The Gray brothers, Stephen and Shane, enjoyed contrasting fortunes over the past few days in their roles as jockeys.
The Dundalk lads belong to opposite branches of the horse racing game, Stephen concentrating on the jumps and Shane on the Flat.
A champion on the Irish pony racing circuit before beginning to serve his time with Tommy Stack’s powerful Co Tipperary stable, Shane moved to England a few years ago. He immediately linked with Kevin Ryan’s Yorkshire yard, and while still an apprentice rode a string of winners, many of them for outside stables.
On losing his claim in 2015, having ridden 95 winners, he found opportunities harder to come by. But making the very best use of his limited chances, he has had an excellent start to the year, riding four winners from his last 11 mounts. Some of those were for Ryan, who doesn’t have all that many runners in all-weather racing, which is presently in vogue.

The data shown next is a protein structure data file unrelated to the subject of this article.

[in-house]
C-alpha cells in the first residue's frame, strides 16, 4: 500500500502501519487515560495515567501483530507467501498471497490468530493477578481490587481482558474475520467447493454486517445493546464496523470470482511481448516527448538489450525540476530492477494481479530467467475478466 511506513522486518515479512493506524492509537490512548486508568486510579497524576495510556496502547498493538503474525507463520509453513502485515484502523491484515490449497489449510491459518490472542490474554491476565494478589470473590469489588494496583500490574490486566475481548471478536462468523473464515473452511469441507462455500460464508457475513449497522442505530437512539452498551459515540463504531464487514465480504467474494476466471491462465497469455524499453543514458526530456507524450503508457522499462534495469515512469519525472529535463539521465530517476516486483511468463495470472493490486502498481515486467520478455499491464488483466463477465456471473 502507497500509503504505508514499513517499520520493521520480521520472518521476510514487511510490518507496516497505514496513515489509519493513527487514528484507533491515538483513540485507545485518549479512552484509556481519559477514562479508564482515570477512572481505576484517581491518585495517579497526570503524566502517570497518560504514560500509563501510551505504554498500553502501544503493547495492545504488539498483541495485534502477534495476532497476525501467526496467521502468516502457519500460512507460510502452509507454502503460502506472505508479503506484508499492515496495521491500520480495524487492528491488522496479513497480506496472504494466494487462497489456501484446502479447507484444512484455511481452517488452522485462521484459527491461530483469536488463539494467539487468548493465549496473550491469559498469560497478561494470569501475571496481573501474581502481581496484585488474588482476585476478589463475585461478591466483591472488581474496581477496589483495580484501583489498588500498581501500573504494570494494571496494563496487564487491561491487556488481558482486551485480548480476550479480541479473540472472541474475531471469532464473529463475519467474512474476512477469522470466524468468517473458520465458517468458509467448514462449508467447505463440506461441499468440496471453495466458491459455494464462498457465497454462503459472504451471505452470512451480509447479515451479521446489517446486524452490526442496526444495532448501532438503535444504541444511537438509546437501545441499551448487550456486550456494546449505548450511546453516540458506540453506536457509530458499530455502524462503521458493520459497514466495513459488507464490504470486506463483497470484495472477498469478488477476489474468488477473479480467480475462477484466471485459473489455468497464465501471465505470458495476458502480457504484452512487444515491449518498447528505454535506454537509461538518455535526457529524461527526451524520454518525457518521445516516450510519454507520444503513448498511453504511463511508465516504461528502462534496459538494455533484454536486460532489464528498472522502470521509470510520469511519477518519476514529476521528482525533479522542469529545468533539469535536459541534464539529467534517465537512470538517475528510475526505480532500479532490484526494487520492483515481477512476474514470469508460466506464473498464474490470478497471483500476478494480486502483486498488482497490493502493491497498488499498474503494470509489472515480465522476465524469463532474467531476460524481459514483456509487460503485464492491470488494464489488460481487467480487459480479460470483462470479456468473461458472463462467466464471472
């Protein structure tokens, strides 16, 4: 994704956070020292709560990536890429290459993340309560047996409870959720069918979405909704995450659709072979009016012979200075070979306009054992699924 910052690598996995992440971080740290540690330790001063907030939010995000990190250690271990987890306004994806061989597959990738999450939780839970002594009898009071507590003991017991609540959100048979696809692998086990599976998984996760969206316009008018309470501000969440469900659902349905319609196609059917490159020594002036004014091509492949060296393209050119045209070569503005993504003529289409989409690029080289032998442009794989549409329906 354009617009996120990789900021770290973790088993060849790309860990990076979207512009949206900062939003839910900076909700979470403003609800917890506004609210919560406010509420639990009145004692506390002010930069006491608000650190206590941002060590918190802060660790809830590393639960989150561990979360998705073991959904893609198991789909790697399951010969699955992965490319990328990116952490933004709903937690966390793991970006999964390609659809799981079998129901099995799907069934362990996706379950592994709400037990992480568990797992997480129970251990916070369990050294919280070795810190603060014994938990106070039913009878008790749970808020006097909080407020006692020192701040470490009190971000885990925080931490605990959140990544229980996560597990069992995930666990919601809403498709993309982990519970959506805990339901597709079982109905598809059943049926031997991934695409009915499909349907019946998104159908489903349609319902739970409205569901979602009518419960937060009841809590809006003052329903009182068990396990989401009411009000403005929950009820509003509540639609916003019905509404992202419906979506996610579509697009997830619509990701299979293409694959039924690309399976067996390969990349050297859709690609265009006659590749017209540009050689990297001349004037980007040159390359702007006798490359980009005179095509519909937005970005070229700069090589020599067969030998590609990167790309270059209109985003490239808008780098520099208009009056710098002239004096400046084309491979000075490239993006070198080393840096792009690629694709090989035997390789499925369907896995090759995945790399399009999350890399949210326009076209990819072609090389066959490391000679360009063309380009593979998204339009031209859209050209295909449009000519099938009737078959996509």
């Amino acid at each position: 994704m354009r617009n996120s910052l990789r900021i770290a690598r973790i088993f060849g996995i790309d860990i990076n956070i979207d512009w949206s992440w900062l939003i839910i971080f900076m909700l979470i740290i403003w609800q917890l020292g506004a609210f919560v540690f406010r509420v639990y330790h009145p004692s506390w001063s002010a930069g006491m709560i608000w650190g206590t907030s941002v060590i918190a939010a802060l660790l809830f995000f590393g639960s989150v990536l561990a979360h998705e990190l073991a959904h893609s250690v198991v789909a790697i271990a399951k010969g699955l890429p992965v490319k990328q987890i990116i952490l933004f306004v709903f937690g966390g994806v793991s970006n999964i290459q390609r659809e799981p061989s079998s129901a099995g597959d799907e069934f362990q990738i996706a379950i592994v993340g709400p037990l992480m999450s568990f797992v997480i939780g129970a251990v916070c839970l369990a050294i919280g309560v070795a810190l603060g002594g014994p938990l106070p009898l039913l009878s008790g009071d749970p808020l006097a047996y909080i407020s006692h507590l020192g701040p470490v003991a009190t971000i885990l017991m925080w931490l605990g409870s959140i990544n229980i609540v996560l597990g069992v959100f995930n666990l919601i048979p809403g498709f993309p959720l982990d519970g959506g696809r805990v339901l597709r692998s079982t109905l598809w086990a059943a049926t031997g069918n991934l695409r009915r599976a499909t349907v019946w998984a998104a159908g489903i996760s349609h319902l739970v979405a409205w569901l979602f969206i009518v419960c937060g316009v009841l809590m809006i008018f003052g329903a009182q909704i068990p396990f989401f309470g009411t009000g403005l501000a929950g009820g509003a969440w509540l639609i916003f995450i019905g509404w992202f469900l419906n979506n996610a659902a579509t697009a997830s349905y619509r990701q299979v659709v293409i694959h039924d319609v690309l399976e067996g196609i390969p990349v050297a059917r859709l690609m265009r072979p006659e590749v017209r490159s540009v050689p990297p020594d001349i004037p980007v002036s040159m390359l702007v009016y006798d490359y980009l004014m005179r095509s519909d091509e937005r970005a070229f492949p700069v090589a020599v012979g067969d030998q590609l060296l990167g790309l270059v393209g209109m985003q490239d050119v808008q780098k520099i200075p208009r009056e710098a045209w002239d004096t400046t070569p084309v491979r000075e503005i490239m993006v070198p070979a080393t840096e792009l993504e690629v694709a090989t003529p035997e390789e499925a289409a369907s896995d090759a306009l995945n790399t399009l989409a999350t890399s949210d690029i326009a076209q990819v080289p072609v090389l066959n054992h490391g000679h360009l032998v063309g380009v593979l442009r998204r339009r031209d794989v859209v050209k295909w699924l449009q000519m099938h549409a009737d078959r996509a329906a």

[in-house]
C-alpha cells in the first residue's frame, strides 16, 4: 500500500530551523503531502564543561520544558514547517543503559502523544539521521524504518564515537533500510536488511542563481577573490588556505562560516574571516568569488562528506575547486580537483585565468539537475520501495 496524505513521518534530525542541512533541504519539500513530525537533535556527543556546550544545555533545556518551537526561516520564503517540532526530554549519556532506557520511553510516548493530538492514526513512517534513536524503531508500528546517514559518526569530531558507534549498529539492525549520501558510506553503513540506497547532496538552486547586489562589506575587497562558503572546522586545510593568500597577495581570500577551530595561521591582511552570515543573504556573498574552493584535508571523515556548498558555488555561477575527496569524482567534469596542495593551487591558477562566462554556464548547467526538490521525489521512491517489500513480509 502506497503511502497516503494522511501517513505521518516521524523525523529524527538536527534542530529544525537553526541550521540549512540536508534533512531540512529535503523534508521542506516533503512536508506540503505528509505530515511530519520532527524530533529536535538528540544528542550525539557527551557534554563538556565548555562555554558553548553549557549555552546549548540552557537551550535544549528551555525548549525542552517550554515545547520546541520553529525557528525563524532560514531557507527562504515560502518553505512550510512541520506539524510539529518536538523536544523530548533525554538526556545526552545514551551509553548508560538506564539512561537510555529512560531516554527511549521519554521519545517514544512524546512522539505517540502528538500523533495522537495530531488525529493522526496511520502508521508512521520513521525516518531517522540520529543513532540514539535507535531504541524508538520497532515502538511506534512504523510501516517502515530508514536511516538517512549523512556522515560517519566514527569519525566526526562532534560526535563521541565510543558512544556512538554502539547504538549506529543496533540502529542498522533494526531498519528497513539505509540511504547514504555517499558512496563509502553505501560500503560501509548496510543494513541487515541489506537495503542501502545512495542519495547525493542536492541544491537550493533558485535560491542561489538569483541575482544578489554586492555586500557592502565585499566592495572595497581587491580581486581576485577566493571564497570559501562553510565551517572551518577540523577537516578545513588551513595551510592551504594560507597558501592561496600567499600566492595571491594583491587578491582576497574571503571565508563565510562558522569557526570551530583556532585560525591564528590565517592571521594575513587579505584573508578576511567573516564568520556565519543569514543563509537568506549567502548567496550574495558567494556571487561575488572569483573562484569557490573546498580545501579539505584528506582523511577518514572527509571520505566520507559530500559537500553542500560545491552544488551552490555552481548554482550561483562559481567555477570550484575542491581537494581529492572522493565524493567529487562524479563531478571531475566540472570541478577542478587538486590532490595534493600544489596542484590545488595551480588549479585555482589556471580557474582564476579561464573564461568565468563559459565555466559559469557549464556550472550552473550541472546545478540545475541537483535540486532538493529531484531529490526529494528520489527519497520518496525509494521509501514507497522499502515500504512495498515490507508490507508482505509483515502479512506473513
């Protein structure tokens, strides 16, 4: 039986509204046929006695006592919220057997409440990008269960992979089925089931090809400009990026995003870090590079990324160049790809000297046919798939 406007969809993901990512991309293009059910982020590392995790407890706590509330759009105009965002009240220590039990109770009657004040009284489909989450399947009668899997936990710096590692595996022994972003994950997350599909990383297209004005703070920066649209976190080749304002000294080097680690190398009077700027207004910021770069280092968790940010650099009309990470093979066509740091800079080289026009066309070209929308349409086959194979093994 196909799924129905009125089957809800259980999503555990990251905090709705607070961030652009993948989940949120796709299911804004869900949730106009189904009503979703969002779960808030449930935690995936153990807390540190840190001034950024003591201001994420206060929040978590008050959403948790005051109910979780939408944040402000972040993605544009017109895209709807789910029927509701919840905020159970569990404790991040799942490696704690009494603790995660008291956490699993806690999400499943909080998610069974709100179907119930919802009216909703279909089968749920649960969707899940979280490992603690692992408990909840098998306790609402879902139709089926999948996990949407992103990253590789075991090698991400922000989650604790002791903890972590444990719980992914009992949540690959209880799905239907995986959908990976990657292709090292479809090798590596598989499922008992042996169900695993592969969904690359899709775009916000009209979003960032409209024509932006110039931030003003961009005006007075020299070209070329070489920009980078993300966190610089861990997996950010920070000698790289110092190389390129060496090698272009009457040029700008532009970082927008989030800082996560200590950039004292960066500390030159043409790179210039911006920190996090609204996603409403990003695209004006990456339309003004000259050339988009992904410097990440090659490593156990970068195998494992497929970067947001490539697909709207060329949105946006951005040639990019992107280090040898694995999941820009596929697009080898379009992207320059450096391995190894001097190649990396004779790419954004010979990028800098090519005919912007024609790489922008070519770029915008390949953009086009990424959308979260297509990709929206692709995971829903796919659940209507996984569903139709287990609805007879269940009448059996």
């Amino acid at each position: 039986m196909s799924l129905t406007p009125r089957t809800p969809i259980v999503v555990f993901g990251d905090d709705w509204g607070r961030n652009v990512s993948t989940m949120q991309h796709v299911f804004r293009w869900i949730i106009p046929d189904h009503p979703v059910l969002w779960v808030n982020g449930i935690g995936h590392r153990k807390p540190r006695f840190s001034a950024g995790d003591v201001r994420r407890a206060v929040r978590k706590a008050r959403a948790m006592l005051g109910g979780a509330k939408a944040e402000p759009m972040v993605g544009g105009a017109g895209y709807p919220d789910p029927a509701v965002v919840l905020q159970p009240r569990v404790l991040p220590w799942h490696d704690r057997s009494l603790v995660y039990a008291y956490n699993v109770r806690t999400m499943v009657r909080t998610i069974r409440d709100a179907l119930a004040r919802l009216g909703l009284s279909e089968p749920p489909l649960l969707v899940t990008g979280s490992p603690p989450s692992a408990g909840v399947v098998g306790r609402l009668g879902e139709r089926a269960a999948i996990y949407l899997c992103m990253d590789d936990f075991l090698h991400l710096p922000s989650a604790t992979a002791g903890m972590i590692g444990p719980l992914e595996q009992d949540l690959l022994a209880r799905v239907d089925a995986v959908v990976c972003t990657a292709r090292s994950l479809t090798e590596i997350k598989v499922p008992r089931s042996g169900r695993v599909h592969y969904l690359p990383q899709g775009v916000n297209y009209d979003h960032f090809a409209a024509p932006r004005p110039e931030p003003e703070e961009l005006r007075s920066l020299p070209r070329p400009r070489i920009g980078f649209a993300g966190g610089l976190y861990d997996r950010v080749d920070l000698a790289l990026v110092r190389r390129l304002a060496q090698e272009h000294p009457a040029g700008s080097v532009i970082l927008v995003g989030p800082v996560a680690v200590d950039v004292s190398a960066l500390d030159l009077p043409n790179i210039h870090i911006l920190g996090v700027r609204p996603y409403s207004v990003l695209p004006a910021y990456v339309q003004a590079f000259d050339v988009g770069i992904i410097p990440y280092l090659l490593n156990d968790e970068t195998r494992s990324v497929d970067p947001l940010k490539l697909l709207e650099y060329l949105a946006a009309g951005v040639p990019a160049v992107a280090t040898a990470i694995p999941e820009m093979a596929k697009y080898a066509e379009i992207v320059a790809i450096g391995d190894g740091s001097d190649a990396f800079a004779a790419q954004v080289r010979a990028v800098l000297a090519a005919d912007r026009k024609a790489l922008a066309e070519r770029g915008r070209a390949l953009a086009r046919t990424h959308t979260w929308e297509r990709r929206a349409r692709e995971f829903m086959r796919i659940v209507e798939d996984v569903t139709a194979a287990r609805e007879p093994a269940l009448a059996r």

An accomplished performer in front of the TV cameras - where he was on Friday after taking the mount on Jess, a winner at Lingfield - Gray is laying down claims for a strong book of rides when the more lucrative turf season opens in March.
Older brother, Stephen, had the mount on the highly fancied Clar Na Mionn in a €16,000 ‘chase at Leopardstown on Sunday; but at the fence after passing the stands they parted company, the Co Galway-trained gelding taking a particularly nasty fall.
Only a few weeks earlier at the big Christmas meeting at the same venue, the partnership did much more than remain intact; it was successful, Gray taking Val O’Brien’s charge home a five-and-a-half lengths clear of the winner of Sunday’s race. It all proves how much more unpredictable the National Hunt game is.